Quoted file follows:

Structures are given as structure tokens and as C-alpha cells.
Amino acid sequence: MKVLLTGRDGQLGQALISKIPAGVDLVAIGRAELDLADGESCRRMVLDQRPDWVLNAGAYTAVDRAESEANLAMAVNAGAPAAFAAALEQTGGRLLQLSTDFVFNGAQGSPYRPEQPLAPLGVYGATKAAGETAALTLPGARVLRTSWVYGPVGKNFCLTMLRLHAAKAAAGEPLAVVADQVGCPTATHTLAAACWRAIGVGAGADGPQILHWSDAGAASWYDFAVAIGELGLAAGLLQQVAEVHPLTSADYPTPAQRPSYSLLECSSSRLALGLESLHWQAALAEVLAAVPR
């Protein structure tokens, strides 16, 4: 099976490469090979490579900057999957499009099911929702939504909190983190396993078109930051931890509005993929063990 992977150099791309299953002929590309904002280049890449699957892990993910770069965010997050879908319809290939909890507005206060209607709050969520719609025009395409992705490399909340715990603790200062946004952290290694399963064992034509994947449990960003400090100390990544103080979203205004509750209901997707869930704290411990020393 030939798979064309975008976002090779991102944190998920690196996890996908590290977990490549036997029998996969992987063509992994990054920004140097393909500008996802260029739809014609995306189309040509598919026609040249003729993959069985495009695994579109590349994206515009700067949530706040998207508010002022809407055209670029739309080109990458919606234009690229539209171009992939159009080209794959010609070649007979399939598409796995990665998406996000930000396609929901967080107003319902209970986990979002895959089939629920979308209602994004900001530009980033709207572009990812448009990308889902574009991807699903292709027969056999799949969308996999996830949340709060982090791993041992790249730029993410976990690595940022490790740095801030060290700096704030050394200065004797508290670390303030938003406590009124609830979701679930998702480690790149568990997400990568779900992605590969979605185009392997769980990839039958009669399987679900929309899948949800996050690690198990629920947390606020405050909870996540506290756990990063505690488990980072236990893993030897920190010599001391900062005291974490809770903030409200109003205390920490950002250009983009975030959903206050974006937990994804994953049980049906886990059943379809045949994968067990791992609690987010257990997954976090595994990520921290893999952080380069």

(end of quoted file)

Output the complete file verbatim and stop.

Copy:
Structures are given as structure tokens and as C-alpha cells.
Amino acid sequence: MKVLLTGRDGQLGQALISKIPAGVDLVAIGRAELDLADGESCRRMVLDQRPDWVLNAGAYTAVDRAESEANLAMAVNAGAPAAFAAALEQTGGRLLQLSTDFVFNGAQGSPYRPEQPLAPLGVYGATKAAGETAALTLPGARVLRTSWVYGPVGKNFCLTMLRLHAAKAAAGEPLAVVADQVGCPTATHTLAAACWRAIGVGAGADGPQILHWSDAGAASWYDFAVAIGELGLAAGLLQQVAEVHPLTSADYPTPAQRPSYSLLECSSSRLALGLESLHWQAALAEVLAAVPR
């Protein structure tokens, strides 16, 4: 099976490469090979490579900057999957499009099911929702939504909190983190396993078109930051931890509005993929063990 992977150099791309299953002929590309904002280049890449699957892990993910770069965010997050879908319809290939909890507005206060209607709050969520719609025009395409992705490399909340715990603790200062946004952290290694399963064992034509994947449990960003400090100390990544103080979203205004509750209901997707869930704290411990020393 030939798979064309975008976002090779991102944190998920690196996890996908590290977990490549036997029998996969992987063509992994990054920004140097393909500008996802260029739809014609995306189309040509598919026609040249003729993959069985495009695994579109590349994206515009700067949530706040998207508010002022809407055209670029739309080109990458919606234009690229539209171009992939159009080209794959010609070649007979399939598409796995990665998406996000930000396609929901967080107003319902209970986990979002895959089939629920979308209602994004900001530009980033709207572009990812448009990308889902574009991807699903292709027969056999799949969308996999996830949340709060982090791993041992790249730029993410976990690595940022490790740095801030060290700096704030050394200065004797508290670390303030938003406590009124609830979701679930998702480690790149568990997400990568779900992605590969979605185009392997769980990839039958009669399987679900929309899948949800996050690690198990629920947390606020405050909870996540506290756990990063505690488990980072236990893993030897920190010599001391900062005291974490809770903030409200109003205390920490950002250009983009975030959903206050974006937990994804994953049980049906886990059943379809045949994968067990791992609690987010257990997954976090595994990520921290893999952080380069």